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New Guantanamo Bay challenge for President Ob -

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Reporter: Oscar McLaren

ELEANOR HALL: In the United States the Obama administration has been reminded of just how difficult
its plan to shut down the Guantanamo bay detention centre will be.

17 people from the Uighur minority in north-west China have been held at the centre since 2002. Now
a United States court has ruled that while their indefinite detention is grossly unfair, it has no
power to order their release.

Oscar McLaren reports.

OSCAR MCLAREN: The latest decision by an appeals court in the United States is being read as a
further blow to hopes of the 17 Chinese Uighurs who've been languishing in Guantanamo Bay for more
than seven years.

Emi MacLean from the Centre for Constitutional Rights in New York who's been involved in the case,
says it's a bitter disappointment.

EMI MACLEAN: These individuals have been told now several times that they have won essentially in
the Supreme Court. They have won the right to be able to litigate their cases. They have won the
right to be able to challenge their detention. They have heard that the US Government has conceded
that they were wrongly detained. They've heard that a court has ordered them released.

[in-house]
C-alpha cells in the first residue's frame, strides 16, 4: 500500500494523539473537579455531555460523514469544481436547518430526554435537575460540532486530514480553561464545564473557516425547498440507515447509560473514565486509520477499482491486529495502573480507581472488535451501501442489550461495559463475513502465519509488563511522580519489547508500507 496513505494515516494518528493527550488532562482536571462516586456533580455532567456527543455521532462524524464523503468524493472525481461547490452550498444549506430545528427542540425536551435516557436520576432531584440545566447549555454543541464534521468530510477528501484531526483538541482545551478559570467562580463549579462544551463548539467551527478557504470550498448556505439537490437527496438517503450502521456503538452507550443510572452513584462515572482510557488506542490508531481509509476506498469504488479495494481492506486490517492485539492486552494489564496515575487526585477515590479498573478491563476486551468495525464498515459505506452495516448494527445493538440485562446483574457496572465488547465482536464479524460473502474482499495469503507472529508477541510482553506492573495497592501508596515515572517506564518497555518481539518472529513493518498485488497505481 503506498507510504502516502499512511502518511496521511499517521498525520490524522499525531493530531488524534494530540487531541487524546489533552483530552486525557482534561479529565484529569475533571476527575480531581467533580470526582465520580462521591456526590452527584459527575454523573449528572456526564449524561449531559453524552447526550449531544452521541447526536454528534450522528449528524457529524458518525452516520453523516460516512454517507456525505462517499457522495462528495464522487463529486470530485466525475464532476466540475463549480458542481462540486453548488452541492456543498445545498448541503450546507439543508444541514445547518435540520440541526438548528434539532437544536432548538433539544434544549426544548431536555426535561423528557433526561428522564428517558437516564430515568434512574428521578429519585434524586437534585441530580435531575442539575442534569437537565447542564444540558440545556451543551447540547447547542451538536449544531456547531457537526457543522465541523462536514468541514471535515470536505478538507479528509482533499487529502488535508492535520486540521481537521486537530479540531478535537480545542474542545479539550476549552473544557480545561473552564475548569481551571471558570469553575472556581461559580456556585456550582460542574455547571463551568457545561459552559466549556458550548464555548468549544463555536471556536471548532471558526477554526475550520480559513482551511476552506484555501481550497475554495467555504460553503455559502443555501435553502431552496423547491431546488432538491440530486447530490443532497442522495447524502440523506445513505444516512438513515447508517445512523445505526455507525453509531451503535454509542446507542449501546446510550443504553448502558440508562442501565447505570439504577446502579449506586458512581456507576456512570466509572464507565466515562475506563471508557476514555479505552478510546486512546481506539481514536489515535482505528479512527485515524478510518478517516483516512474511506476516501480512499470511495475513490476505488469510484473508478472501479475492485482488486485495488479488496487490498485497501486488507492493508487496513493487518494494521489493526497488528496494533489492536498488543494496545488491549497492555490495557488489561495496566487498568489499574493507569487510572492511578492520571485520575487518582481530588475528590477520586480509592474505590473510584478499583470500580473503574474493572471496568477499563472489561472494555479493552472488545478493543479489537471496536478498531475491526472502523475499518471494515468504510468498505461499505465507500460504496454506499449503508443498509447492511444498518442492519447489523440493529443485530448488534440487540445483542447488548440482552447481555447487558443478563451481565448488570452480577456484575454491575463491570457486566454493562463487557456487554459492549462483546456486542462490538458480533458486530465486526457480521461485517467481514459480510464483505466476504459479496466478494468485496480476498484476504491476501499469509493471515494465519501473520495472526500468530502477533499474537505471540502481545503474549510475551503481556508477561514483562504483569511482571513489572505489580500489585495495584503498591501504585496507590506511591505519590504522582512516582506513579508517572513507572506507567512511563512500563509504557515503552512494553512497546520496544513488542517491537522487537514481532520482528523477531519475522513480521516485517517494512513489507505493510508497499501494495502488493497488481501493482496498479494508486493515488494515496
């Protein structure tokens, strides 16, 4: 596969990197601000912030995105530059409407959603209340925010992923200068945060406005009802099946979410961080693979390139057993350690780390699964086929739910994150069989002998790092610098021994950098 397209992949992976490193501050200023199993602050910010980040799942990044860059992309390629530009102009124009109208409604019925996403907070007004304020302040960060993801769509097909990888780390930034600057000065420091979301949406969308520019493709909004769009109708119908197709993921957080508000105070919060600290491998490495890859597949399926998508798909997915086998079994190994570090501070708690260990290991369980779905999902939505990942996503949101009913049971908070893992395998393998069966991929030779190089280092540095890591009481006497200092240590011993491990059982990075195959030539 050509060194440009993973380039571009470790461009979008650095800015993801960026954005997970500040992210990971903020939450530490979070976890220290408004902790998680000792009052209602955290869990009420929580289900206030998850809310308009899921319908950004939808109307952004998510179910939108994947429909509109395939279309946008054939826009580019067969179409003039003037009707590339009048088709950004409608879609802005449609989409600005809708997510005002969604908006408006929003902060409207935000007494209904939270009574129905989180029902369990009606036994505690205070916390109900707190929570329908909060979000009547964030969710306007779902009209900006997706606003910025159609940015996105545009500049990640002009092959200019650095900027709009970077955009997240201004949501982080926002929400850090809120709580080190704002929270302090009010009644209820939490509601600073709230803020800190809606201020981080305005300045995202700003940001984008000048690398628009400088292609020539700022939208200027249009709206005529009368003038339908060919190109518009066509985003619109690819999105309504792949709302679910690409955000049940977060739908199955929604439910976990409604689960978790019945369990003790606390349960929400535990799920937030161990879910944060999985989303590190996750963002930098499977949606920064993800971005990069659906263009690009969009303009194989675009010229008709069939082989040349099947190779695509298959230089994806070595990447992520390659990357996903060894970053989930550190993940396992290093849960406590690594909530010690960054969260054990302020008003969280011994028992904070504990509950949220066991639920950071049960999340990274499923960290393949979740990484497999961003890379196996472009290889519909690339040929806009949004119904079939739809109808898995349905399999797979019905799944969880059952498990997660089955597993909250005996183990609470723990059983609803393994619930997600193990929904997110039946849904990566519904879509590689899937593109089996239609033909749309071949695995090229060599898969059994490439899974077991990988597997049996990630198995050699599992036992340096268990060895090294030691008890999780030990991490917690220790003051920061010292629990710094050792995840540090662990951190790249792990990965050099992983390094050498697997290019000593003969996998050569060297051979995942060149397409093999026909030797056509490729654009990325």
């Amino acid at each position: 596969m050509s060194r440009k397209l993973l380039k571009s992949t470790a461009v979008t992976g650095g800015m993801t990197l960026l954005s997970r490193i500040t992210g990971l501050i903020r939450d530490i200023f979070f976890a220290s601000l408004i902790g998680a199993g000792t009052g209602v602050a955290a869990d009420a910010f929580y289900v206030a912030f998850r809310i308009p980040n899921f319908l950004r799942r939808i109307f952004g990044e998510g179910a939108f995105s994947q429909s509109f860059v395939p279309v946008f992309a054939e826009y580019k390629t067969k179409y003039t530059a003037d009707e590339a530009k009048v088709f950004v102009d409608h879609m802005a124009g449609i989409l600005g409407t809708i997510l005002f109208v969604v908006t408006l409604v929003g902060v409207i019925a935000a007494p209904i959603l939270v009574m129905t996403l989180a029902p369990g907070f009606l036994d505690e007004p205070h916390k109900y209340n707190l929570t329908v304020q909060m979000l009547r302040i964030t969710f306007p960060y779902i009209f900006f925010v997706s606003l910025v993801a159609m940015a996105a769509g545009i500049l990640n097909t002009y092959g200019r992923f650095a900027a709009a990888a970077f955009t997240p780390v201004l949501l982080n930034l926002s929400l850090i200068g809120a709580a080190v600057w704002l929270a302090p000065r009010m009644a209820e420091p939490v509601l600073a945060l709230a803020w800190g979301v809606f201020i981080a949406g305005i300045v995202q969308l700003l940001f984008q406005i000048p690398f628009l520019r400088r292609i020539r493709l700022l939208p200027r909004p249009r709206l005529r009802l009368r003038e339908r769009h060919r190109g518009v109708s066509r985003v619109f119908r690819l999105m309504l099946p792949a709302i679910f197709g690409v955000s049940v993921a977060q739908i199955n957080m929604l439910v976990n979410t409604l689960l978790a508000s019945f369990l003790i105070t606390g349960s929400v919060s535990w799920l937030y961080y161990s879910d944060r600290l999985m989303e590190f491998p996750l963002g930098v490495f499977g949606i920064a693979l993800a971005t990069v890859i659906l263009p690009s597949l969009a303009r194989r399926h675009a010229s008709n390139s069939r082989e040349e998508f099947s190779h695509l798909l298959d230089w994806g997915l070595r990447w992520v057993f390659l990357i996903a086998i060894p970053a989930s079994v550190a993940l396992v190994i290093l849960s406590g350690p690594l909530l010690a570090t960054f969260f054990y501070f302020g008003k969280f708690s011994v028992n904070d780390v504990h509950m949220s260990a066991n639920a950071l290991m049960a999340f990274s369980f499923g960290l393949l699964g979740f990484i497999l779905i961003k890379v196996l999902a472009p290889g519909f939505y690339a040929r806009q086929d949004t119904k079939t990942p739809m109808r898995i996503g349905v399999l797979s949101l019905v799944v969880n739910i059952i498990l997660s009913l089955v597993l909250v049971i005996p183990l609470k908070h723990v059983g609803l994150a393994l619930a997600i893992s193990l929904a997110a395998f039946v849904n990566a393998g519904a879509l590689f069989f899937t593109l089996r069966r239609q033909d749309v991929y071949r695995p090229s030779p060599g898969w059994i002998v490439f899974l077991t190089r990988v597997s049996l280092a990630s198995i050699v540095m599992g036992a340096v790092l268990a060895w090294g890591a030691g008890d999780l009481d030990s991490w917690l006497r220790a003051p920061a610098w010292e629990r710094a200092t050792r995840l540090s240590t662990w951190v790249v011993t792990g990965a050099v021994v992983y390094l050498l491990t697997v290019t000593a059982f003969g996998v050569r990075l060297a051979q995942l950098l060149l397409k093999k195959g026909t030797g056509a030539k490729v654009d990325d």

All of these things have happened in the courts in the United States and right now what we need for
them, more than anything, is for them to be released.

OSCAR MCLAREN: The Uighurs are a Muslim minority from north-west China. Seventeen of them were
arrested in Afghanistan in late 2001 and taken to Guantanamo Bay.

The United States said the men had been training with a terrorist organisation called the East
Turkistan Islamic Movement.

The Uighurs said they'd simply gone to Afghanistan to escape human rights violations at the hands
of the Chinese Government which has cracked down on separatist activity in its far western reaches.

In 2003 authorities at Guantanamo decided they wouldn't pursue legal action against any of the 17
men but the men couldn't be returned to China and the US Government refused to allow them into the
United States either.

Emi MacLean says the new legal precedent allowing government to indefinitely detain people without
charge is disturbing but she says hopes are now resting with the Obama administration which has the
power to either release the Uighurs into the United States or negotiate their relocation to other
countries.

EMI MACLEAN: You know we've not ended with the litigation but as important as the litigation or
perhaps more important is what President Obama is now going to do and what the international
community is now going to do.

If we in the United States and internationally genuinely believe that people should not be
indefinitely detained without charge, the United States should take in some of these individuals
who need protection and can't be sent to their home countries and other countries should also
contribute to the closure of Guantanamo.